Fitzgerald knew something was terribly awry when he was awakened early the next morning. He was expecting an oil delivery man. Instead he was greeted by Worcester police officer Tom Duffy, who Fitzgerald knows personally, WBA junior middleweight champion Jose Antonio Rivera of Worcester, who Fitzgerald co-trains, and a local boxer named Flaco.
They told him that Palau, as well as a female companion, had been killed earlier that morning in a car crash. The accident is still under investigation, but it appears that the car ran a stop sign and crashed headlong into a stone wall. The chances are that neither Palau nor his companion ever knew what hit them.
“We had a very special relationship,” said Fitzgerald as he choked back tears. “The day before we were talking about what a good year 2007 was going to be. This happening to him makes no sense. If God was going to take him, why didn’t he take him when he wasn’t doing good, when he was screwing up? He finally had his life in order. Things were really coming together for him. That’s why this is so hard to swallow.”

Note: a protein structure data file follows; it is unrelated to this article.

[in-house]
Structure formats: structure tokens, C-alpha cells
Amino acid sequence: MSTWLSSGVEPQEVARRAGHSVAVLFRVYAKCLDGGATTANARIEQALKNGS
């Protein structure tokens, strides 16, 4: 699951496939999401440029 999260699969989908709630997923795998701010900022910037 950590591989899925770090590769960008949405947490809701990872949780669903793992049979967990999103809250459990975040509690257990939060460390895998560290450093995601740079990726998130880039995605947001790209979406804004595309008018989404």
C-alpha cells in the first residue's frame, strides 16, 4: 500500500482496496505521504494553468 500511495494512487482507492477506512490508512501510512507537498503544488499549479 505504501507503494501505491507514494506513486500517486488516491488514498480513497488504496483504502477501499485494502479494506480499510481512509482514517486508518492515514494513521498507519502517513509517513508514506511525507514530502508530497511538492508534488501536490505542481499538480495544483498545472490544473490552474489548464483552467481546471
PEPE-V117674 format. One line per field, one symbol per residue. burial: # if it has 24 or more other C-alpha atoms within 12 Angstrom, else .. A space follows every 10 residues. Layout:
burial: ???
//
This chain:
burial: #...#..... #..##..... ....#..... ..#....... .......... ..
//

As a youngster Palau had won numerous amateur titles, including the New England Junior Olympics. Never known as a hard trainer, most of his success was attributed to his natural abilities, the bedrock of which was his tremendous physical strength and power.
“He only wanted to punch,” said Fitzgerald. “He just loved to fight, with or without mitts. He was the real deal, the kind of fighter that trainers dream about having.”
Palau’s amateur progress was interrupted by a conviction for armed robbery when he was 17 years old. According to Fitzgerald, Palau, who had been an A student, was fired from the fast food chicken restaurant that employed him.
An angry Palau returned to the eatery with his face obscured by a mask and demanded money. The owner knew right away that it was Palau who was hiding behind the mask, and implored him to stop the charade. Palau followed through with the robbery and was arrested, convicted, and ultimately sent away to some of the state’s most dangerous prison facilities.